The Brandeis GPS blog

Insights on online learning, tips for finding balance, and news and updates from Brandeis GPS

Tag: Online learning experience

Common myths about online learning

Online learning can mean different things to different people. As technology continues to transform the way humans consume information and interact with others, universities have risen to the challenge of providing high-quality digital learning opportunities. But despite today’s prevalence of top-tier online programs and courses, many misconceptions about online learning remain. To deconstruct some of these myths, we sat down with Christie Barone, Assistant Director of Enrollment Management at Brandeis Graduate Professional Studies.

GPS: In your experience speaking with prospective graduate students, what are the most common myths you’ve heard about online learning?

Christie Barone: Many prospective students think they are going to be in a large class. We cap all GPS classes at 20 students to ensure that everyone is receiving a quality, engaging education. Related to that, some prospective students are concerned that instructors will be inaccessible. Our instructors provide direct feedback on assignments and are heavily involved in discussion posts. 

There still seems to be a stigma around online learning. We get a lot of questions about whether a student’s diploma will contain some sort of disclaimer about distance learning. At Brandeis, graduates receive an official university diploma. There is no mention about their programs being online. 

GPS: What would you tell a prospective student who is wondering whether online learning is right for them?

Barone: I would say to someone who is working full-time and trying to figure out how to balance everything that our online format allows him or her the flexibility to choose when they complete their coursework. They do not have to be online at a certain time. Many students (especially those who have been out of school for a while) wonder if they’ll be able to fit graduate school into their already busy lives. Students can take up to two courses before they apply to a program. This is a great opportunity for students to get used to fitting coursework into their schedule and see if online learning is a good fit. I have seen many students have such a great experience that they end up applying to Brandeis.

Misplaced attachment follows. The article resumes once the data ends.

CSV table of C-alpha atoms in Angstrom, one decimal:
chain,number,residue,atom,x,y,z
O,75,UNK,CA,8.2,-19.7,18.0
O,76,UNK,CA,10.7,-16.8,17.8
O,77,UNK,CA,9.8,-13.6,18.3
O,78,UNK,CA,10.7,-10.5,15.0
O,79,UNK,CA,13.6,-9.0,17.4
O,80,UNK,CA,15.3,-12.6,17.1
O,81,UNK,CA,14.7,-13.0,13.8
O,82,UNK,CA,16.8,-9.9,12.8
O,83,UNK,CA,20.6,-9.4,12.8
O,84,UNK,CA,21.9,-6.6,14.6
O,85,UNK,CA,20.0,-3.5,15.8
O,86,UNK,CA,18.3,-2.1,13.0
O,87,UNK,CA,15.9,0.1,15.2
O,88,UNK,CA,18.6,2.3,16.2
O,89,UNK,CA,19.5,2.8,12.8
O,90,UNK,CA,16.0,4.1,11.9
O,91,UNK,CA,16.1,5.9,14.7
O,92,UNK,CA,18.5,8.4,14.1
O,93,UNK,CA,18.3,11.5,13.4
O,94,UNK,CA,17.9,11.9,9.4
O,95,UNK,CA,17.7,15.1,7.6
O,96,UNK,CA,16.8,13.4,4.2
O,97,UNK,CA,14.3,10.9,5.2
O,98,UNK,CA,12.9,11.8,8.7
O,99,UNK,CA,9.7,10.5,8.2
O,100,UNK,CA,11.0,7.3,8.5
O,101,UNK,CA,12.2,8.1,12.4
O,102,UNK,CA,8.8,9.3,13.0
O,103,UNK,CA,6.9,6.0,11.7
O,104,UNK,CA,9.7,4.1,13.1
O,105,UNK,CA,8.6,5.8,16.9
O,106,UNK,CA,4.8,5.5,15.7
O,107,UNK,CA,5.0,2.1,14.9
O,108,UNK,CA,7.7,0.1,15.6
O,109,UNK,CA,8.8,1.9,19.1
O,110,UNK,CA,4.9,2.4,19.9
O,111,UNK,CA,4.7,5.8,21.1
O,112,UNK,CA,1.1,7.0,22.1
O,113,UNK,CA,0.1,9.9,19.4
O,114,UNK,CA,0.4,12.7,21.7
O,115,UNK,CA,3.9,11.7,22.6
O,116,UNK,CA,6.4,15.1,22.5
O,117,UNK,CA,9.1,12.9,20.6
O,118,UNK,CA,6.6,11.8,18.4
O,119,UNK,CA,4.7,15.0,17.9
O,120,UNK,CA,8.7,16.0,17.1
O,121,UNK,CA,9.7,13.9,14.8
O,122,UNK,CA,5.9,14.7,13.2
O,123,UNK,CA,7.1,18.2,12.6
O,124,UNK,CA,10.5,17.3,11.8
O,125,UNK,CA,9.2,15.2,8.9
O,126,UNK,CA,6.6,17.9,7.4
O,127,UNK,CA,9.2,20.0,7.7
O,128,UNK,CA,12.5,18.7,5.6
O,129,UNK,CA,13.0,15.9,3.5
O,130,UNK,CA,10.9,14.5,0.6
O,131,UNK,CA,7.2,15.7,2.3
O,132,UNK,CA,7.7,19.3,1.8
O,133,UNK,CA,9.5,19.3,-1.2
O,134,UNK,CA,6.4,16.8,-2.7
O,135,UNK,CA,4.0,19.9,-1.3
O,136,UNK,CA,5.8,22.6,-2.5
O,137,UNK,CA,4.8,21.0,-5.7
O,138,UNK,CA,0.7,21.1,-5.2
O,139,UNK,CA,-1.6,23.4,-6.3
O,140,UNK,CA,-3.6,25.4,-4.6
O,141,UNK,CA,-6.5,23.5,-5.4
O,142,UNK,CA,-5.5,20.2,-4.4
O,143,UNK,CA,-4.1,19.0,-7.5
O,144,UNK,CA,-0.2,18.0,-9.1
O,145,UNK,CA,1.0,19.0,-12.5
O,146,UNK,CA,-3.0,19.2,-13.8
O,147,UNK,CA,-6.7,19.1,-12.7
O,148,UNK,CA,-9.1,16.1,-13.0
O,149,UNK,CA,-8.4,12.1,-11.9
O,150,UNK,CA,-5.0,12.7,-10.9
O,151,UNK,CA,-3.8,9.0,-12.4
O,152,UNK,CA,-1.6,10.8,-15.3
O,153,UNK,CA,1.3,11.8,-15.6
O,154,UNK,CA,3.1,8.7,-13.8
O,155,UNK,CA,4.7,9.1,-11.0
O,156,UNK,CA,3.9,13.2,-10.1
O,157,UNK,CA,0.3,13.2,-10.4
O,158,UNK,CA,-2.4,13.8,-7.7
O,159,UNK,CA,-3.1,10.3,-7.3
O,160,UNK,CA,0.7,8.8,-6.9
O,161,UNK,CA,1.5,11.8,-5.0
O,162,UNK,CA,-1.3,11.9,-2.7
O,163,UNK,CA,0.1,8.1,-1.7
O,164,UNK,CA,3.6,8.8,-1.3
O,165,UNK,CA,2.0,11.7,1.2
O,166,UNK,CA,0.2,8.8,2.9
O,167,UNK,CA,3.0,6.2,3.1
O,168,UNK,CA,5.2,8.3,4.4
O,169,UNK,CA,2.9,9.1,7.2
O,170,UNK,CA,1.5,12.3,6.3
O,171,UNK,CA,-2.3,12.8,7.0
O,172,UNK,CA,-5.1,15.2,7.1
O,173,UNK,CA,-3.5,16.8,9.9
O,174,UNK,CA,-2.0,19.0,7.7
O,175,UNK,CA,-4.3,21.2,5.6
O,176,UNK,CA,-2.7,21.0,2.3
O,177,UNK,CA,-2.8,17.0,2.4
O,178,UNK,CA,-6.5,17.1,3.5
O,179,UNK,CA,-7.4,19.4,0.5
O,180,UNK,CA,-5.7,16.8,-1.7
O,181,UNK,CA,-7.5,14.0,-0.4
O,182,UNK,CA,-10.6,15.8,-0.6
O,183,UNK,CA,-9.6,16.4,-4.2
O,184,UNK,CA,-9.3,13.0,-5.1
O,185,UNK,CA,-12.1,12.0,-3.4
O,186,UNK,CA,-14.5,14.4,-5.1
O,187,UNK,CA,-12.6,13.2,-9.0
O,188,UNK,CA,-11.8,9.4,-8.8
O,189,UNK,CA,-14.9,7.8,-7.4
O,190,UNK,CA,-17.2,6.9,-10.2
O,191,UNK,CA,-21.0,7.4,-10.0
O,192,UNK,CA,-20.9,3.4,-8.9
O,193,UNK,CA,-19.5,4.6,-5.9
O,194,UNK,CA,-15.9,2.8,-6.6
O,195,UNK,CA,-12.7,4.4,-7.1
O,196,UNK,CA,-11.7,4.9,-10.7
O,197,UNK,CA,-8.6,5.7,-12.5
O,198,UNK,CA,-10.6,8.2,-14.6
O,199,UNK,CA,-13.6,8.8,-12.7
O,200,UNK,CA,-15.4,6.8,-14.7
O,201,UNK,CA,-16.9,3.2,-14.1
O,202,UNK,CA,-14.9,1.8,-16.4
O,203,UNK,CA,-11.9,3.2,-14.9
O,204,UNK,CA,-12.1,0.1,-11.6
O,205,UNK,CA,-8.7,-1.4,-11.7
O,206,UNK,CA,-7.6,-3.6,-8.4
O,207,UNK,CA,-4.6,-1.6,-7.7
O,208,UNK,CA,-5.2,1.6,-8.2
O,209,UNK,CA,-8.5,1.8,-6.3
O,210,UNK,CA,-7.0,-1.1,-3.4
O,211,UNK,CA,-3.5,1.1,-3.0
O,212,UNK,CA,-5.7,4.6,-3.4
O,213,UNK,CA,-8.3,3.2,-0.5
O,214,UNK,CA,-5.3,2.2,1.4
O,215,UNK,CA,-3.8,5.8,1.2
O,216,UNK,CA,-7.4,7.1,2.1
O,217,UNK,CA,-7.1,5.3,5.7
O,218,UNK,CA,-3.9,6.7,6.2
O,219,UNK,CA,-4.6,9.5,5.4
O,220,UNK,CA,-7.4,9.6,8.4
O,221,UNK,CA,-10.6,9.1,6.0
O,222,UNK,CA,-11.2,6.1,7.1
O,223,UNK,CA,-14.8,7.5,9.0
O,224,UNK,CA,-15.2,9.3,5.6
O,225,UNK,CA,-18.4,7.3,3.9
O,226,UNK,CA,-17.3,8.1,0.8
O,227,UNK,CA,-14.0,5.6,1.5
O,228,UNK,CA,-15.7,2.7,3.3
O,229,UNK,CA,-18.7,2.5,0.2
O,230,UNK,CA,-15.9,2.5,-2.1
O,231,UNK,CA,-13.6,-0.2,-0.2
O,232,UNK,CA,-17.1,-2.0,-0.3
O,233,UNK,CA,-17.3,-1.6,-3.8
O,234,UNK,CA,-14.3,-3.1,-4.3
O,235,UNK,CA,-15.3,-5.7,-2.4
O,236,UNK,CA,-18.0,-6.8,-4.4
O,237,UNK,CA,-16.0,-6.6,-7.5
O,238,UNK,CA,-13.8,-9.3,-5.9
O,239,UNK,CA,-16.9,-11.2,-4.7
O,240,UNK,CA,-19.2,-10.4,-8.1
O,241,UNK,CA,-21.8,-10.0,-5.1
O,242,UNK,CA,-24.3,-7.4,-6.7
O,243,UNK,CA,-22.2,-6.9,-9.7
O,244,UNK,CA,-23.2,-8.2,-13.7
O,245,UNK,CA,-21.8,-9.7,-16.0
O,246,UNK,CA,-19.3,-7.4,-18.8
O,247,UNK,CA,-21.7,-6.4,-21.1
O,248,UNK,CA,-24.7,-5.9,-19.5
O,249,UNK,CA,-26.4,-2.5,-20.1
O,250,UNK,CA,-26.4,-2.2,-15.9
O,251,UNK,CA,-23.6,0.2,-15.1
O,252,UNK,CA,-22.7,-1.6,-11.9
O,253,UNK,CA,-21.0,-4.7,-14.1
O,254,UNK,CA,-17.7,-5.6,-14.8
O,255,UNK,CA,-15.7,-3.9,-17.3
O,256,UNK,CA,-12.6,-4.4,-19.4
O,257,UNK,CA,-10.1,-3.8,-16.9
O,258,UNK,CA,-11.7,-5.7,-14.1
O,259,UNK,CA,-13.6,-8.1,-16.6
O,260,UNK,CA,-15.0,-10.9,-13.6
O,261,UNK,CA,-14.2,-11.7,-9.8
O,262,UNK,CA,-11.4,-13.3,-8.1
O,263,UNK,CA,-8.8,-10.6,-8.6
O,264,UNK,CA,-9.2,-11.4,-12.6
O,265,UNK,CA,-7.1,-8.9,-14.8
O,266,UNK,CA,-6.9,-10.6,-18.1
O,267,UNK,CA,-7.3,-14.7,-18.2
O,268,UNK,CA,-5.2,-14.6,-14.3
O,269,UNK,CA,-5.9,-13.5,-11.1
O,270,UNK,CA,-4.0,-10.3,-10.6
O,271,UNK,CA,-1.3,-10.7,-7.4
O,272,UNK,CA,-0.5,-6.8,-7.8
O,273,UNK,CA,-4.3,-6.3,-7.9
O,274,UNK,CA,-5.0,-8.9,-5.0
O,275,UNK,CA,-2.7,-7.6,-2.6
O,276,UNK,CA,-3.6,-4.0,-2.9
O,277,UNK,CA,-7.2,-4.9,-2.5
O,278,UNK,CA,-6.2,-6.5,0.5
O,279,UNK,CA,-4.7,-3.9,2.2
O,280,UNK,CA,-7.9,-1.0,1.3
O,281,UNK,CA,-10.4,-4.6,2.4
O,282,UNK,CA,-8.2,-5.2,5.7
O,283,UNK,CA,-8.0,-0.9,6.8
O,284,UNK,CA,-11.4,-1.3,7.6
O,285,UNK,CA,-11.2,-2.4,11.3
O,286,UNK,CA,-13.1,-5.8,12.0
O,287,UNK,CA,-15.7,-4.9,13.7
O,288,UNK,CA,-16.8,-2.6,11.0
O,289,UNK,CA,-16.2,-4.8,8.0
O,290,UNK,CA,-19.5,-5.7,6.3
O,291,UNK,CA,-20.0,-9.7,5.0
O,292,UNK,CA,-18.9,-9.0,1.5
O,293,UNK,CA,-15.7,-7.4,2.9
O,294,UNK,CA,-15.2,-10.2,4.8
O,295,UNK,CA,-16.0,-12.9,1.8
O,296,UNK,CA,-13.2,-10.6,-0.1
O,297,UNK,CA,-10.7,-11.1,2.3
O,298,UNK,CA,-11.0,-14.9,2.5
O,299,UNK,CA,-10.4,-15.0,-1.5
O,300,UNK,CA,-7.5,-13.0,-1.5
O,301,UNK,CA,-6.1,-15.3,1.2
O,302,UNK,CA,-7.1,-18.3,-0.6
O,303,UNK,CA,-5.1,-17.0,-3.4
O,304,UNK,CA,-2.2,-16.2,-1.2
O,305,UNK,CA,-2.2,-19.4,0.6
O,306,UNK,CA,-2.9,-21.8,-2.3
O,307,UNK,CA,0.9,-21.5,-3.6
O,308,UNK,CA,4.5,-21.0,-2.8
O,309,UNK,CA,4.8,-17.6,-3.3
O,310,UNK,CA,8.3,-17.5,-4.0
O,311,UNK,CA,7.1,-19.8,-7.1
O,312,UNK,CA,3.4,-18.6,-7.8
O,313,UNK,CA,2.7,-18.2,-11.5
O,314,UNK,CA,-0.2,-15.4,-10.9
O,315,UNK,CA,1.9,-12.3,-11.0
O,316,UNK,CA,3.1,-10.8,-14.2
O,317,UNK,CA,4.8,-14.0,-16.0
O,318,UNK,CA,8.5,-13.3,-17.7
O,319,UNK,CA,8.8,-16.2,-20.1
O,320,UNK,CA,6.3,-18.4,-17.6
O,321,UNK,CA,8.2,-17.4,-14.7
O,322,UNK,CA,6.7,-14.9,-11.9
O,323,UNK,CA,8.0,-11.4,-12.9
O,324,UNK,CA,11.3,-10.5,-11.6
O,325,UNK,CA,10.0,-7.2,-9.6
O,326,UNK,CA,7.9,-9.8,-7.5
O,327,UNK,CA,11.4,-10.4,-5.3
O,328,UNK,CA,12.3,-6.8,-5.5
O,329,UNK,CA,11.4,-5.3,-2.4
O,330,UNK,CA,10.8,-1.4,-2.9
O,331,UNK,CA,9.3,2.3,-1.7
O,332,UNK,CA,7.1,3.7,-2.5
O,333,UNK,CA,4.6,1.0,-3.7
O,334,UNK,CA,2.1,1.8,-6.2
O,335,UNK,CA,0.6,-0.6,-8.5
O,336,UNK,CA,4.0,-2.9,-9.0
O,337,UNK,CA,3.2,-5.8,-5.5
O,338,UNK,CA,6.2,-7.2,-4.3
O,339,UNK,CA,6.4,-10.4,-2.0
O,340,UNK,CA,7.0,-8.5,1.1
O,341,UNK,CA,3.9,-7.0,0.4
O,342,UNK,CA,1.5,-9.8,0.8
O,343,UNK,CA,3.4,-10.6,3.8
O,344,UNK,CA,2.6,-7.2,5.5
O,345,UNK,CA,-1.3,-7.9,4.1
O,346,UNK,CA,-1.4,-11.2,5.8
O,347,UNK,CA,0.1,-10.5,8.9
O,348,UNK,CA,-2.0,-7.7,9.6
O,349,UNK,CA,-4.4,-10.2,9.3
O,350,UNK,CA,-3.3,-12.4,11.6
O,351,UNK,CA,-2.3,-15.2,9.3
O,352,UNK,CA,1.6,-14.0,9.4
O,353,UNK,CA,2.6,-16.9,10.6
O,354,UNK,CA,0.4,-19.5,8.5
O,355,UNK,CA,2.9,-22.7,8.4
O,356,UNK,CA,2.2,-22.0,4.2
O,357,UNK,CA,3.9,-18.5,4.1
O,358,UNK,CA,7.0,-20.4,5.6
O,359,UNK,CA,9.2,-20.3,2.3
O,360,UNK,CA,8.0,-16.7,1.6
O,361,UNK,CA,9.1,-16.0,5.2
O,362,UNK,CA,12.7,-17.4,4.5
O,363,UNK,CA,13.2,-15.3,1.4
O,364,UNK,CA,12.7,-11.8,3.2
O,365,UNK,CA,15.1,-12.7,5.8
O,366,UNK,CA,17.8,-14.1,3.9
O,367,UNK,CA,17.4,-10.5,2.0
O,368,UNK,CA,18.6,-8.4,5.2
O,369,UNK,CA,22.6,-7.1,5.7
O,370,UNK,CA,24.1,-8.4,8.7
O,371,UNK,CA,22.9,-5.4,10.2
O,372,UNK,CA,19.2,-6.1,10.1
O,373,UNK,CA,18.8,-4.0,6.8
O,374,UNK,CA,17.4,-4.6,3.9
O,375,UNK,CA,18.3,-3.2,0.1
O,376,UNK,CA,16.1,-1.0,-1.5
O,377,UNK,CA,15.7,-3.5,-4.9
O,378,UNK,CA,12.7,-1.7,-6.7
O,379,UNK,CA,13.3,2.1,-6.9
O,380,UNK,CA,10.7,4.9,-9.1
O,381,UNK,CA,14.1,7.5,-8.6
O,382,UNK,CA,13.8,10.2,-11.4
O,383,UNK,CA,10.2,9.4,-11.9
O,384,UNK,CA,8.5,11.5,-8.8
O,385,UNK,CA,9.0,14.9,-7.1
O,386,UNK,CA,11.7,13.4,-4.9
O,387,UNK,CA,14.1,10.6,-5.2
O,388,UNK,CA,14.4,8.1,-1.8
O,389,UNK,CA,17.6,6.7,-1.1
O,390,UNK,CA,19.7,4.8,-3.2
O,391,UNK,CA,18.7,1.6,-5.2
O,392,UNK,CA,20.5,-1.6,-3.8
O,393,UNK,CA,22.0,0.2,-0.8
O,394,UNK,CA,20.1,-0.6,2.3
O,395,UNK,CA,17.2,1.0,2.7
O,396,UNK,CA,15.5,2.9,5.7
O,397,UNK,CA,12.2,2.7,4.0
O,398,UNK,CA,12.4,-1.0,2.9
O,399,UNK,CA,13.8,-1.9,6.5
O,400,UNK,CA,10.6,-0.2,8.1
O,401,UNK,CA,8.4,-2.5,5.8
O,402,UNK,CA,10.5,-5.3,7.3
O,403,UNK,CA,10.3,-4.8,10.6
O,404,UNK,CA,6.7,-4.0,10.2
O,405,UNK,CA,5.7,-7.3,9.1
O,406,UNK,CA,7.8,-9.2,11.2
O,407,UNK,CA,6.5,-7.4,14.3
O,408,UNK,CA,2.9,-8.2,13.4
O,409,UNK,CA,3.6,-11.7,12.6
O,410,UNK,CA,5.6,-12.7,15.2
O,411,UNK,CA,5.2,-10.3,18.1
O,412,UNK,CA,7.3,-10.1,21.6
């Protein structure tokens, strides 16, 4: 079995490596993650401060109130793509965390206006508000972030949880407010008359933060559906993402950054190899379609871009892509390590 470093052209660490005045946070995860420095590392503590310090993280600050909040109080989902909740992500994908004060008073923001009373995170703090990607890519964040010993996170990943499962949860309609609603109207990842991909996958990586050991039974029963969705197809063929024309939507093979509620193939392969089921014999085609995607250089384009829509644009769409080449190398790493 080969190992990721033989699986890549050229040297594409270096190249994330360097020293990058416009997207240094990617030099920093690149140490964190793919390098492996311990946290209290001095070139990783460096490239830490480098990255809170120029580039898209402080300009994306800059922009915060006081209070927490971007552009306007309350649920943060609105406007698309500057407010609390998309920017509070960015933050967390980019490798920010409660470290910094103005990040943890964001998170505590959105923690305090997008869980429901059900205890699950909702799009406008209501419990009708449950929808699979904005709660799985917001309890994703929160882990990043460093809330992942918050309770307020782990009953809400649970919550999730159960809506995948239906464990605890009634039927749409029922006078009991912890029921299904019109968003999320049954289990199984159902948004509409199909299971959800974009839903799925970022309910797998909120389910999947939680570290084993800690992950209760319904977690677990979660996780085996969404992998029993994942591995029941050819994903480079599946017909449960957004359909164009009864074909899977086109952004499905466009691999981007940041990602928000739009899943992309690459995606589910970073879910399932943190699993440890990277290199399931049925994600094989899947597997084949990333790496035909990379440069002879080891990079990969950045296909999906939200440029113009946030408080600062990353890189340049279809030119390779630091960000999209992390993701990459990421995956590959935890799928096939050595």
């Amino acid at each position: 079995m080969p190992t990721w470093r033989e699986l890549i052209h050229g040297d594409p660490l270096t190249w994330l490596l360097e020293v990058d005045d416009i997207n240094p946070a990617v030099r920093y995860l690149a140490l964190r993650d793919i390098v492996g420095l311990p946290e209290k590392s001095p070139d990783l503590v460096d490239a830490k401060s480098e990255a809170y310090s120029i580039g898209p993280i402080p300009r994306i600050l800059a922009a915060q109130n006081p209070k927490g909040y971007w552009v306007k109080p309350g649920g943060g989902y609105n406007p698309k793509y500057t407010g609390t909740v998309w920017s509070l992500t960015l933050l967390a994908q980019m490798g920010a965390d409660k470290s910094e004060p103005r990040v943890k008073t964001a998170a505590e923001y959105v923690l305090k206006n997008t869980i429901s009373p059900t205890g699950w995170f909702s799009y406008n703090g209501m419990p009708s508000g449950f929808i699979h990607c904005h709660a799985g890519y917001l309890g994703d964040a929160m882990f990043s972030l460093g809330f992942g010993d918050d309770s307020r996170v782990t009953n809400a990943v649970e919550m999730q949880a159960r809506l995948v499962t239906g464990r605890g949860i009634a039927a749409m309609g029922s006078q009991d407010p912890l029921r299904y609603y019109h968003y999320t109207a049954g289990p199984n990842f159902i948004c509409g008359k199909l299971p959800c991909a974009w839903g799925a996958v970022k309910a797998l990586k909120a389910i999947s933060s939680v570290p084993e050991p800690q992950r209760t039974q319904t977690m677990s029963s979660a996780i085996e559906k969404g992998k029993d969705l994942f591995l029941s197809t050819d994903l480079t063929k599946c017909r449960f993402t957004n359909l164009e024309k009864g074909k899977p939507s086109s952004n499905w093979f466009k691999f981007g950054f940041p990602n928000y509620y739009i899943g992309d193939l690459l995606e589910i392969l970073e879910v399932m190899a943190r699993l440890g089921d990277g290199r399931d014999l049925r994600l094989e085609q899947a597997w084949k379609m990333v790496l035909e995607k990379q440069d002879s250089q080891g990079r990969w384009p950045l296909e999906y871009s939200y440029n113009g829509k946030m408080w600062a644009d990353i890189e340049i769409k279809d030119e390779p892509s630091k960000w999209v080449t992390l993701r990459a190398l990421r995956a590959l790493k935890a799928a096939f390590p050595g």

GPS: Some students considering online learning might be worried about the remoteness of an online classroom. How do you address this concern? 

Barone: Brandeis GPS students truly get to know their classmates and instructors. This can be through discussion and social forums, group projects, connecting on LinkedIn for networking, and even having many of the same classes with students who started the same program as you at the same time. All Brandeis students have access to Zoom conferencing services for free, and that’s a great way to video chat with your instructor and see them face-to-face. A lot of instructors will be available for phone appointments, via email, and sometimes through a private discussion forum.  Finally, while students technically never have to come to campus, we would love to meet you!  Students do receive ID cards, which grant them access to all campus services and facilities, including the gym and the library. We also invite students to attend our on-campus commencement ceremonies, and we live-stream the ceremonies as well. 

GPS: What makes the Brandeis GPS online learning experience different from other universities?

Barone: Our course content is built in-house. Our instructional designers who create courses and work with faculty are part of Brandeis University, and the whole division is driven to achieve the university’s standards of excellence. Our faculty go through a rigorous, six-week training program to prepare them for the unique nature of teaching online. Going back to our earlier conversation about online learning myths, there’s a misconception that learning online is easier than a more traditional on-campus program, but that’s not true here. These are graduate-level courses and students put in a lot of work to reach their academic — and ultimately professional — goals.

Brandeis Graduate Professional Studies is committed to creating programs and courses that keep today’s professionals at the forefront of their industries. To learn more, visit www.brandeis.edu/gps.